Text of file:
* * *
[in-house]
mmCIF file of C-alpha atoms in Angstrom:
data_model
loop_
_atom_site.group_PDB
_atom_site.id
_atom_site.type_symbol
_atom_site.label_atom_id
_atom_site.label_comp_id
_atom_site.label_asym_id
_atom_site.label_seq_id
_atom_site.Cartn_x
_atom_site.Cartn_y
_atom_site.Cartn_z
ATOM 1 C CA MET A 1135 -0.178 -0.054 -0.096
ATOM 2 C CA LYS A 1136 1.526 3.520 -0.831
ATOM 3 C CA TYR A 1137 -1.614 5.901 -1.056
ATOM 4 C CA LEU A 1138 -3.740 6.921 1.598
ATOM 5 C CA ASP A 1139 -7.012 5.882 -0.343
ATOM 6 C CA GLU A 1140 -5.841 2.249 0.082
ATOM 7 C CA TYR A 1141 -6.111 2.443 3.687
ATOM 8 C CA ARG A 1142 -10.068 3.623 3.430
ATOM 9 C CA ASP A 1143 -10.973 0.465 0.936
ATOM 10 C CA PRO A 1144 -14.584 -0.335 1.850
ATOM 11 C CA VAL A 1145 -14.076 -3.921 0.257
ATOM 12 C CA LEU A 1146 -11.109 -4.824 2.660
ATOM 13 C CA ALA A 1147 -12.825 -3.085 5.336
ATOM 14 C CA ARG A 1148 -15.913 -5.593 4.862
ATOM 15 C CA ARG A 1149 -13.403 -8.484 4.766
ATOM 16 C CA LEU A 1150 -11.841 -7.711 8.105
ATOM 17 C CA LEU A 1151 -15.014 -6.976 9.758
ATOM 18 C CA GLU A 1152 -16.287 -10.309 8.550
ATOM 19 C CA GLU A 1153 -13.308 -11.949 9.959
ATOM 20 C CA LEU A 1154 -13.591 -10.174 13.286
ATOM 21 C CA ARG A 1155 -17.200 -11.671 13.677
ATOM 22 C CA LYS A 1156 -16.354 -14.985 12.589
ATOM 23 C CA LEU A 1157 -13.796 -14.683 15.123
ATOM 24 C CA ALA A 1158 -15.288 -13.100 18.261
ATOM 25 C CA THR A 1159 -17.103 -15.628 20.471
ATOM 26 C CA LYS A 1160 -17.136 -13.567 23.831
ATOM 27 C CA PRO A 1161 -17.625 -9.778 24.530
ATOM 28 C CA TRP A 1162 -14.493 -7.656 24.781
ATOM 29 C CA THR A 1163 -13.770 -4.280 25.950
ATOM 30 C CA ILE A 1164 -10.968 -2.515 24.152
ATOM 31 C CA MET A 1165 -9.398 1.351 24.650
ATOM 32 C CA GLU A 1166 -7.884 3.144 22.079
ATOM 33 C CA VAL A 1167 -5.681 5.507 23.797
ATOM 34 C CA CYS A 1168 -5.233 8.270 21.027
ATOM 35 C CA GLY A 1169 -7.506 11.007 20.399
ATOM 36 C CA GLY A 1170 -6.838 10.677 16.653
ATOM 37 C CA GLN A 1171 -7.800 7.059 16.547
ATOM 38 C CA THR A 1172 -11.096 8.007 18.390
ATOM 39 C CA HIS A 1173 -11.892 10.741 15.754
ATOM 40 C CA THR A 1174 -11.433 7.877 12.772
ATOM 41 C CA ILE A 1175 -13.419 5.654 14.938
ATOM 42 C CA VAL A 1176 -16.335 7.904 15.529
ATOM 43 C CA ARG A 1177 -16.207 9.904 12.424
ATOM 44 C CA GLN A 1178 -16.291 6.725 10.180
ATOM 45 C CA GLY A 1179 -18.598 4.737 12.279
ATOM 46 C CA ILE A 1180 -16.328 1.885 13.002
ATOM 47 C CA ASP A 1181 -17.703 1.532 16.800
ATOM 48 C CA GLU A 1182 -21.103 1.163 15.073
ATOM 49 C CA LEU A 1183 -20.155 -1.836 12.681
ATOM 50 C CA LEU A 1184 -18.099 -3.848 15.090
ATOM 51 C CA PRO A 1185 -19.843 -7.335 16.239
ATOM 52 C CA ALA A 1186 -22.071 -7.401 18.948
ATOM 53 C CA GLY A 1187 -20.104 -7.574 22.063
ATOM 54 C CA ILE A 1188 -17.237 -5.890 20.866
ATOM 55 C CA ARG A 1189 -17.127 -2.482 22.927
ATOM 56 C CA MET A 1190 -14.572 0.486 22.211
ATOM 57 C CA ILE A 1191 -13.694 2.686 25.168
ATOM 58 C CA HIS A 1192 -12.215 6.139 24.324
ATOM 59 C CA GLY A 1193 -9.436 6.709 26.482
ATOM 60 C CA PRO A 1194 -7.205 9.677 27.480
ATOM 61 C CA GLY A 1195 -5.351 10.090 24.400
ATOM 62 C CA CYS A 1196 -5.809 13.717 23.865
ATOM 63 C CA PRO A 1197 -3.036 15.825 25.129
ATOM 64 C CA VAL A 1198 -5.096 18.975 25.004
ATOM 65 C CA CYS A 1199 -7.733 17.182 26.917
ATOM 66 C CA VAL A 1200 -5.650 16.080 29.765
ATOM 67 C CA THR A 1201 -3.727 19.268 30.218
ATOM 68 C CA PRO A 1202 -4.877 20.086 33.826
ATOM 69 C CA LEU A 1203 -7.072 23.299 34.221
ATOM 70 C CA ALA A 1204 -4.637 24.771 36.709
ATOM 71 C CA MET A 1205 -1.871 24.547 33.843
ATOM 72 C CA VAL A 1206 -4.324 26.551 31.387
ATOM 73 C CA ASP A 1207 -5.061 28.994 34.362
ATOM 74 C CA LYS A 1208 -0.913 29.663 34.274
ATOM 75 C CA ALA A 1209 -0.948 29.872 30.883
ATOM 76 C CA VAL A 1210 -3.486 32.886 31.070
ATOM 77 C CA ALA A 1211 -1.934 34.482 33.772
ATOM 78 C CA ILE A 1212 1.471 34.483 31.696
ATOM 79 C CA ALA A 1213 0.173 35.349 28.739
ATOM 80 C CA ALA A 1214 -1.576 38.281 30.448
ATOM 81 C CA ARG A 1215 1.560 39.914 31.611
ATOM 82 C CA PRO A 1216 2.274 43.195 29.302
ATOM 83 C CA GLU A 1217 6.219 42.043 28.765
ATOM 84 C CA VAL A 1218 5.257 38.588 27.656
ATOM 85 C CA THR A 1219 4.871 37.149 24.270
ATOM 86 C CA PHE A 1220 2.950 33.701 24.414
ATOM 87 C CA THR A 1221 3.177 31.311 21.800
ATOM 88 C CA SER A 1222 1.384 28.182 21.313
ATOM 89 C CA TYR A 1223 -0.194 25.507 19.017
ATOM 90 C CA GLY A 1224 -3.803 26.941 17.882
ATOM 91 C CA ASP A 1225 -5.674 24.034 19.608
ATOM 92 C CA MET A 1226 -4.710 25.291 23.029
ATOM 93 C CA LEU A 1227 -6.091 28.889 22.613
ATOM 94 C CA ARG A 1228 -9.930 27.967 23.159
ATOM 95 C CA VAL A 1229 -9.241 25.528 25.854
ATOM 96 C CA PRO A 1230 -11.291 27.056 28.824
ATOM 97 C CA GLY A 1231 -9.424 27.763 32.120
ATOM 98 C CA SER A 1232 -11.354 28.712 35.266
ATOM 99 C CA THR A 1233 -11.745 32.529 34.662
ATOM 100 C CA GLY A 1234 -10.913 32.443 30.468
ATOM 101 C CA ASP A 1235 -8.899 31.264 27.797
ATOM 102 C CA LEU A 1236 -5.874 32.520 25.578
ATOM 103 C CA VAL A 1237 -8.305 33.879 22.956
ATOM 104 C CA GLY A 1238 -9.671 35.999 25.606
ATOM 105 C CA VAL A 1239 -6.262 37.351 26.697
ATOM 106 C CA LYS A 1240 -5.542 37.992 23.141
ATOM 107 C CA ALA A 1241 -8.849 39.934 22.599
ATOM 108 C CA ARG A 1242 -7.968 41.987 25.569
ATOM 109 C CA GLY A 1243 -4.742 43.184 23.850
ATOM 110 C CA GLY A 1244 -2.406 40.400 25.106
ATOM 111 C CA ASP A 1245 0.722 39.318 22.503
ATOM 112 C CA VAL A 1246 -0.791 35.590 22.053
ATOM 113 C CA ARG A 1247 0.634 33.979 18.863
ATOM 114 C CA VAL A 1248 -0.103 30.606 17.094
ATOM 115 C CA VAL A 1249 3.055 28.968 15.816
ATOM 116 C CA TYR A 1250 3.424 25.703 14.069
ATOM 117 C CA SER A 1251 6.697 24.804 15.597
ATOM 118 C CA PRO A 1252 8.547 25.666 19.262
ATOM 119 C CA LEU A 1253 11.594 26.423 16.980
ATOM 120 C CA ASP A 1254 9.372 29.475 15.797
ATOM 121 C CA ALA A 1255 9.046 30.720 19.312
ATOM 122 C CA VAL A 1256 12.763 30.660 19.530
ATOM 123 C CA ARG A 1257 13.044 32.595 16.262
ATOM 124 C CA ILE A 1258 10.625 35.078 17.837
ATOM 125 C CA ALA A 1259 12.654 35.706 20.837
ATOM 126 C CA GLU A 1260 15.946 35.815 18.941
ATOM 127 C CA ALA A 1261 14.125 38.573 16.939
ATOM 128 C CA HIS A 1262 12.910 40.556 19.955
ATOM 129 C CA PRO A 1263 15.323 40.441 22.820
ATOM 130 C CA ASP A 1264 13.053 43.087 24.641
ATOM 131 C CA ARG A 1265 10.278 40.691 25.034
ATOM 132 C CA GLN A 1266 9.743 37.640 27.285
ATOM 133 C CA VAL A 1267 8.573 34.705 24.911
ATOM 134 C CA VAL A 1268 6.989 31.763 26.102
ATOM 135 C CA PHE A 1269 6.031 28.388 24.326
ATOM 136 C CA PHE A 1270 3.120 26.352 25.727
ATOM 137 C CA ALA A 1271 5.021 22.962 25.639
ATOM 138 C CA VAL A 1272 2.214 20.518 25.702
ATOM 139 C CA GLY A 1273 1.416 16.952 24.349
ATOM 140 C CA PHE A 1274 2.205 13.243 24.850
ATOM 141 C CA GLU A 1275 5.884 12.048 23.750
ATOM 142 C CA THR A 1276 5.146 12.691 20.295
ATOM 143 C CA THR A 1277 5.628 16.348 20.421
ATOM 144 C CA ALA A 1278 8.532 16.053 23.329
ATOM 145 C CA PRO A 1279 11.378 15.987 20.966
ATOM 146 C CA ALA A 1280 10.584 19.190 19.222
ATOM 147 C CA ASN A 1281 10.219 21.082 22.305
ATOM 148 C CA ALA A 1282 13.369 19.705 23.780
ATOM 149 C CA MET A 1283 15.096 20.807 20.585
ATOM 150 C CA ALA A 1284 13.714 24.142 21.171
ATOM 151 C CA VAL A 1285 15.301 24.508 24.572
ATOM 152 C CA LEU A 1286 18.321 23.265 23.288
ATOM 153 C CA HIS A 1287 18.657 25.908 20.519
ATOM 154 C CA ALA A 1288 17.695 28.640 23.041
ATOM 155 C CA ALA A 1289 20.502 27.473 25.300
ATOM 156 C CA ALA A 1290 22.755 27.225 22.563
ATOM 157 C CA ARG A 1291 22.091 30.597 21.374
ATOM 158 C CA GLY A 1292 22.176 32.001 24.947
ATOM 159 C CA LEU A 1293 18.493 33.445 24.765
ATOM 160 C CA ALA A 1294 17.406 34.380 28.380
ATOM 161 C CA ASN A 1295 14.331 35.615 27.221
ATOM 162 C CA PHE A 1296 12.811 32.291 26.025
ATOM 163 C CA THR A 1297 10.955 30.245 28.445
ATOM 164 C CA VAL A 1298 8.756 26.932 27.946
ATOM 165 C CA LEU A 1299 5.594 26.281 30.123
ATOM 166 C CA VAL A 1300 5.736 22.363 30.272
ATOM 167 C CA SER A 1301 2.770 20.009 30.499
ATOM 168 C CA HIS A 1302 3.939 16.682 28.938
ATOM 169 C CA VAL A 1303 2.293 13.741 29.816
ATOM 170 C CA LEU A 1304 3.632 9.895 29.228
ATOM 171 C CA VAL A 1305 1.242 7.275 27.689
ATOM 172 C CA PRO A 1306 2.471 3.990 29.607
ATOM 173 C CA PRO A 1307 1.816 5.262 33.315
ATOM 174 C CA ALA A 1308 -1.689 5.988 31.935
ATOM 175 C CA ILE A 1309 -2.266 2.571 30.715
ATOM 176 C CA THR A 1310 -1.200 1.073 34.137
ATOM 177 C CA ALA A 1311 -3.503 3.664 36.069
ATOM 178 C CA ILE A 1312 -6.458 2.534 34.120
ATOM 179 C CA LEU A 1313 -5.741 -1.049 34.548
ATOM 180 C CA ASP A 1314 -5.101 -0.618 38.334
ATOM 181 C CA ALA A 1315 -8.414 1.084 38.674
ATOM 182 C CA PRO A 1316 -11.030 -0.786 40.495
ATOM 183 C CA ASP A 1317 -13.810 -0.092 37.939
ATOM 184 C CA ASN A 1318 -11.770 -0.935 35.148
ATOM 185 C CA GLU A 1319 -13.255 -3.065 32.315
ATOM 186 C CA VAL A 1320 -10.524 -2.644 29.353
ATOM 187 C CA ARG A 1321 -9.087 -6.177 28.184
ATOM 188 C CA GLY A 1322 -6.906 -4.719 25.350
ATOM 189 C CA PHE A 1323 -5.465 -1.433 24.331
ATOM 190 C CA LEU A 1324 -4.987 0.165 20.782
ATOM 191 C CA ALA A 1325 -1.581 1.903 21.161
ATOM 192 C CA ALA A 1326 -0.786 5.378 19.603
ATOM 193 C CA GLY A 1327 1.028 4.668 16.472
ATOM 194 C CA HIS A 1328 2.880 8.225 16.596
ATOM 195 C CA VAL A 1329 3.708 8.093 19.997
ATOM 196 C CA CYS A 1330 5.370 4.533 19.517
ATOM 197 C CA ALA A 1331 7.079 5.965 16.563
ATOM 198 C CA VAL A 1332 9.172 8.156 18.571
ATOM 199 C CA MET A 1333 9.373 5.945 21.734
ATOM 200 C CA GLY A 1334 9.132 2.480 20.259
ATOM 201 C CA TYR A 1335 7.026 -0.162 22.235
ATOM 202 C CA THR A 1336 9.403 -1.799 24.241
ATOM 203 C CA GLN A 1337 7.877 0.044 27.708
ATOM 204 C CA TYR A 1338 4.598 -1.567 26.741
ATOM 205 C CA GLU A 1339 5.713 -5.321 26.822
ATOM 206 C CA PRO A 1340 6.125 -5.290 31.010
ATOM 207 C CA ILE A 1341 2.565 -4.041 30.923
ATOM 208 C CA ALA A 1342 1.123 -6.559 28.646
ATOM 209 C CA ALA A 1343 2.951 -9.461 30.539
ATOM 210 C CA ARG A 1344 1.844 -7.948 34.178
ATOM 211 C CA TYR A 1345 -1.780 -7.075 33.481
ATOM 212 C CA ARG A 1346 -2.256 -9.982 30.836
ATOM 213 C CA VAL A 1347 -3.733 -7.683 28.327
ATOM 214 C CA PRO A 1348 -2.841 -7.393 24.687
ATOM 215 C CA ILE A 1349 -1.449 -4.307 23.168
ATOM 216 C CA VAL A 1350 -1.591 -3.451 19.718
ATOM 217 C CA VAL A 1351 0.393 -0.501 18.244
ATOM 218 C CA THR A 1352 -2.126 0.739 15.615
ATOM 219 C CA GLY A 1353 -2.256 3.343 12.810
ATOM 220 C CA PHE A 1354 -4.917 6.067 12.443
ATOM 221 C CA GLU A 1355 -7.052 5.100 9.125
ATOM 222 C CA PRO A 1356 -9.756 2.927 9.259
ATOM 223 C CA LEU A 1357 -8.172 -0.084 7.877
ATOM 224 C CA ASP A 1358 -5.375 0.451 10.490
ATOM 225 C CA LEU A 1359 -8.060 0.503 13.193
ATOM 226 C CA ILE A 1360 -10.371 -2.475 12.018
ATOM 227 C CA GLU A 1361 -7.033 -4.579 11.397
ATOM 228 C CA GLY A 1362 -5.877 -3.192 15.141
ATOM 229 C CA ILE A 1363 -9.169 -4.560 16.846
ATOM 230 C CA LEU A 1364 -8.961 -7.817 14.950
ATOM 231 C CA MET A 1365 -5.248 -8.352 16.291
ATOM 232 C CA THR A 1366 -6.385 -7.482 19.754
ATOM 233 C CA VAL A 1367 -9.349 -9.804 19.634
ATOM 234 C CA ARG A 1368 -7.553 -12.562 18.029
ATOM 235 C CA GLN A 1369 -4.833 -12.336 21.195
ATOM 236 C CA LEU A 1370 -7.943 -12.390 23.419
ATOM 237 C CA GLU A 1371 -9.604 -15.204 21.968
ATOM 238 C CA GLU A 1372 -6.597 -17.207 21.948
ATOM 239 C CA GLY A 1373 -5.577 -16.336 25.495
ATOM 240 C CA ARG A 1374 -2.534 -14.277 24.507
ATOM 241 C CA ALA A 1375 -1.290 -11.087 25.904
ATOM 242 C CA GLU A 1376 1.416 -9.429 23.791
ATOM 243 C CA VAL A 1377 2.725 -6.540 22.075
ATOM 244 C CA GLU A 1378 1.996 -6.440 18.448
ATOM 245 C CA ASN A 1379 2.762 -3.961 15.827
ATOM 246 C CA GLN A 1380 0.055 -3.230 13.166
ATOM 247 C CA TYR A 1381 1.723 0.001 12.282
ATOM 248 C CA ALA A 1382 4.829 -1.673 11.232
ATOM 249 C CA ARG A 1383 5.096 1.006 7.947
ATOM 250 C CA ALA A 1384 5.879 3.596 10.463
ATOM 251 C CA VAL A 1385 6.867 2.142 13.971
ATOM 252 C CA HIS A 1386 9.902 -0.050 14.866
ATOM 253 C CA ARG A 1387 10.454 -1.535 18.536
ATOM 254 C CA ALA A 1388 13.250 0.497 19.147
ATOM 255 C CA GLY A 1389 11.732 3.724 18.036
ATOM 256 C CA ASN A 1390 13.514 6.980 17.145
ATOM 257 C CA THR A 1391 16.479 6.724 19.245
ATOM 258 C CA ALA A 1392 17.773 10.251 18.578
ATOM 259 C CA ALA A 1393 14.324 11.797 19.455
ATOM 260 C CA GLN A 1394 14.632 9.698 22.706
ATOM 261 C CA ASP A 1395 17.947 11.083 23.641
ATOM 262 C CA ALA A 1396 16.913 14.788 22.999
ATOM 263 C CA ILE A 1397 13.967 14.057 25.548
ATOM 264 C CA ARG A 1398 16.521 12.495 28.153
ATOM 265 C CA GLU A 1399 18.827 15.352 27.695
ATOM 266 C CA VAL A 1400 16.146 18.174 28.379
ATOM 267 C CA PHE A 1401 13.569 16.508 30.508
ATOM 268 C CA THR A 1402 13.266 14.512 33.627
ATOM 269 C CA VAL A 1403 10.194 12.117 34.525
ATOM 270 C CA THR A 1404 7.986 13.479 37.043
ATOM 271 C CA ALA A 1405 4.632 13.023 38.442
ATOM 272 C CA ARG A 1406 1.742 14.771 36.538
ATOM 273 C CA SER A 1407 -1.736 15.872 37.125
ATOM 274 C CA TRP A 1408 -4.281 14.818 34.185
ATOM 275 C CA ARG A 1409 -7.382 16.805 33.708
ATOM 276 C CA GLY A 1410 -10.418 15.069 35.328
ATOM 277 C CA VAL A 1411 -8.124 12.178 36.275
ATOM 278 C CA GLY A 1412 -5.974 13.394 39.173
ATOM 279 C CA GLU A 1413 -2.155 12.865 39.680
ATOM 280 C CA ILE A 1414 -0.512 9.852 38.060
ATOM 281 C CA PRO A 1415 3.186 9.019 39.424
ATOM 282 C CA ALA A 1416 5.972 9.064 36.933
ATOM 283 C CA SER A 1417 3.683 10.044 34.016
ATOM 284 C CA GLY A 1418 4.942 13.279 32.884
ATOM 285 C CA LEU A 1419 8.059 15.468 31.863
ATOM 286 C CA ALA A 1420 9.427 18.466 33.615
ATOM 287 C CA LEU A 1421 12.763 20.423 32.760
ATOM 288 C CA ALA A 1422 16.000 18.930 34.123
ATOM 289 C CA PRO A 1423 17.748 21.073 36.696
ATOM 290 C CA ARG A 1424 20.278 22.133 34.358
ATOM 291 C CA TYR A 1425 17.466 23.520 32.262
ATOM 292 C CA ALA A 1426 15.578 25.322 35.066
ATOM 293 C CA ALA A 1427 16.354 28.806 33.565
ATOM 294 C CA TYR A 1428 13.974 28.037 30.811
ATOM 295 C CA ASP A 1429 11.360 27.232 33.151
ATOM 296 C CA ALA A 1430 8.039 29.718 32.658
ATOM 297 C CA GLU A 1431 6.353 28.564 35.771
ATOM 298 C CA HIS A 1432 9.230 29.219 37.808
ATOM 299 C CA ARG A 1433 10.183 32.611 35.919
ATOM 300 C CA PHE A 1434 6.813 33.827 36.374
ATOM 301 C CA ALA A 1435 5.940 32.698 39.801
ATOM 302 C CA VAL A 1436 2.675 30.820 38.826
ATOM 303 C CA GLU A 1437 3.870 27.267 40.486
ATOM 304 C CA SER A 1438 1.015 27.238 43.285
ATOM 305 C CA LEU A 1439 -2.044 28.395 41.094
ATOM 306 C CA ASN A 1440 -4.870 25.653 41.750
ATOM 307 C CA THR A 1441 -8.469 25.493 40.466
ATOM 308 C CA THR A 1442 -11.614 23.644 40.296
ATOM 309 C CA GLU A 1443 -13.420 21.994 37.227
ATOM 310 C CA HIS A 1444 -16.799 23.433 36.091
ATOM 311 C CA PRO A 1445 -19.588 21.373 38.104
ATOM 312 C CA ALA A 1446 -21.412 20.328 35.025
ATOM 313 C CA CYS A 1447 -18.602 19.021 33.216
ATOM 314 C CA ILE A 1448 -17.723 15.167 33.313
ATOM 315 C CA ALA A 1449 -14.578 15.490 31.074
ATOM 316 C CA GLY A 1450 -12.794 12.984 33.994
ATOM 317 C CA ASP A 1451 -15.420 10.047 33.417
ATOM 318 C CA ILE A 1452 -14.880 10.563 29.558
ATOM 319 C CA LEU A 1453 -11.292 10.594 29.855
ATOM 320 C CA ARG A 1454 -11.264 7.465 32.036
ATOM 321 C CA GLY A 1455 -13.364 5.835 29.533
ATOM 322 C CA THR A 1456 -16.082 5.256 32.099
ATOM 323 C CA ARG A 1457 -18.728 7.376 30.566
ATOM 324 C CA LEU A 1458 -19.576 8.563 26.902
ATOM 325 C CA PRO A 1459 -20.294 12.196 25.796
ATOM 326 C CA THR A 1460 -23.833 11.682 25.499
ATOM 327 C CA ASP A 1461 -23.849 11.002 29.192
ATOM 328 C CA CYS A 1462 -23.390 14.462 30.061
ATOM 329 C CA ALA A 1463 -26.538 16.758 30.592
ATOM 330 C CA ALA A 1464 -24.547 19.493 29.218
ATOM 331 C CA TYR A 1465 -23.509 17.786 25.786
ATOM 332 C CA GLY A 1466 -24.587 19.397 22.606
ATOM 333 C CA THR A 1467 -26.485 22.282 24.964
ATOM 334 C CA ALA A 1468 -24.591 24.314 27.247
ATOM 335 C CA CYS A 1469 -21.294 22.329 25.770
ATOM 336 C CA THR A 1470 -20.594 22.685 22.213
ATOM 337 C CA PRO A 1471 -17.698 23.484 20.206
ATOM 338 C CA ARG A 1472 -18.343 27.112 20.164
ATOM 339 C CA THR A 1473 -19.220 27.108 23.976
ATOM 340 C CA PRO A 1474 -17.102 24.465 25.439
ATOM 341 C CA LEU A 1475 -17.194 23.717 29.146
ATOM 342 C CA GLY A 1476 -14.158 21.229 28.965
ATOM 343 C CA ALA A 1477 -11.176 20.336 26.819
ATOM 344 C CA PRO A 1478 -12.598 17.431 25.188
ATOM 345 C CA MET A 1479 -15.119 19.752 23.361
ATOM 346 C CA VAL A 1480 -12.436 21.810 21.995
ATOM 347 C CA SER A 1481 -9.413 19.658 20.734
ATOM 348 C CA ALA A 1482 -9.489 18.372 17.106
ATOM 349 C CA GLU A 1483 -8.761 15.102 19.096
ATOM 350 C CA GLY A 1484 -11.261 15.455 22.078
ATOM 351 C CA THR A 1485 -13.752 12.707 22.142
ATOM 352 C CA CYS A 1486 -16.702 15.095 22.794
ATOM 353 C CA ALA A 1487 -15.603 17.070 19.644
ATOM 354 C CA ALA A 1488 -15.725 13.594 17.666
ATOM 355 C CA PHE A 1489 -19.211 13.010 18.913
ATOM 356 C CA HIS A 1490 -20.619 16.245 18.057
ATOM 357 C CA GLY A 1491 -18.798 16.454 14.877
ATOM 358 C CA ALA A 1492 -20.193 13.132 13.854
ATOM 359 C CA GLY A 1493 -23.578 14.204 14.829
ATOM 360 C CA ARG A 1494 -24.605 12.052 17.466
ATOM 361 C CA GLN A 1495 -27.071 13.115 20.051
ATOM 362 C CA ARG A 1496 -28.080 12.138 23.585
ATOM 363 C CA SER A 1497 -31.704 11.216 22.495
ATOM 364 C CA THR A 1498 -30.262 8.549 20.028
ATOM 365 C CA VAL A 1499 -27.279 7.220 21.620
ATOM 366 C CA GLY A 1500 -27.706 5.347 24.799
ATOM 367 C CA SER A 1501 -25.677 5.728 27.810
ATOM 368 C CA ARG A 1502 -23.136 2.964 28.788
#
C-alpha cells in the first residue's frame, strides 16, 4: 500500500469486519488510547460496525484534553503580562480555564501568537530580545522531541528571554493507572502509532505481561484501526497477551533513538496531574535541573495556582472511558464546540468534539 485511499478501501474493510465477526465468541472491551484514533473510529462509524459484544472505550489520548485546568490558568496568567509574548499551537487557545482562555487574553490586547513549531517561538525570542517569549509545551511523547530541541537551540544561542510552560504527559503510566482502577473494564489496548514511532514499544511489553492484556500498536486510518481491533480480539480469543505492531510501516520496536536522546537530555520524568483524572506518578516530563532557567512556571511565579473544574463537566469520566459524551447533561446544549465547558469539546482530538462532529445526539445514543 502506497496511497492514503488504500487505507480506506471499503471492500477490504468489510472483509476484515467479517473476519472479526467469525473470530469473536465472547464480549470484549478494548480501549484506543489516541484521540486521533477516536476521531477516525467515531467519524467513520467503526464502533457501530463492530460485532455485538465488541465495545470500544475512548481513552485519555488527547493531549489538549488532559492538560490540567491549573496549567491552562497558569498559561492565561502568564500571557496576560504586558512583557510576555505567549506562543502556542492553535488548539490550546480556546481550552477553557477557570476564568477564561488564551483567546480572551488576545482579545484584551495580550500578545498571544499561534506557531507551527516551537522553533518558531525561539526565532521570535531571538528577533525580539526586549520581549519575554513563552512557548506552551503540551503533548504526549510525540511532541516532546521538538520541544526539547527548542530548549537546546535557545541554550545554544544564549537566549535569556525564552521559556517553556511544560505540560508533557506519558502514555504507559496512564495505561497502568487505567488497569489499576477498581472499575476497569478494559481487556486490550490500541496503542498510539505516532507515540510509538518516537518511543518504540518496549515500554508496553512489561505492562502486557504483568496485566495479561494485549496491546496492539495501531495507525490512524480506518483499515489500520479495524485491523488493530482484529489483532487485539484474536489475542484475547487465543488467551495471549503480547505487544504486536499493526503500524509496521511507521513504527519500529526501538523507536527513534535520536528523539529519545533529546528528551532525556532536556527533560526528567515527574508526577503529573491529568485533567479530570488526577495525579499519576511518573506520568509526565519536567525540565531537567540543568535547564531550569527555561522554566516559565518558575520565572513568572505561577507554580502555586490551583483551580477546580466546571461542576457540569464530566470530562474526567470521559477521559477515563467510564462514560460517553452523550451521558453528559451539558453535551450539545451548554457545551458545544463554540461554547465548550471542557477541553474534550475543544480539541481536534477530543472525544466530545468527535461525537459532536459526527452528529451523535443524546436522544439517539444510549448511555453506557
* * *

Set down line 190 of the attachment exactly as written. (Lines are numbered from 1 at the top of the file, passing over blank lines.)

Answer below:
ATOM 176 C CA THR A 1310 -1.200 1.073 34.137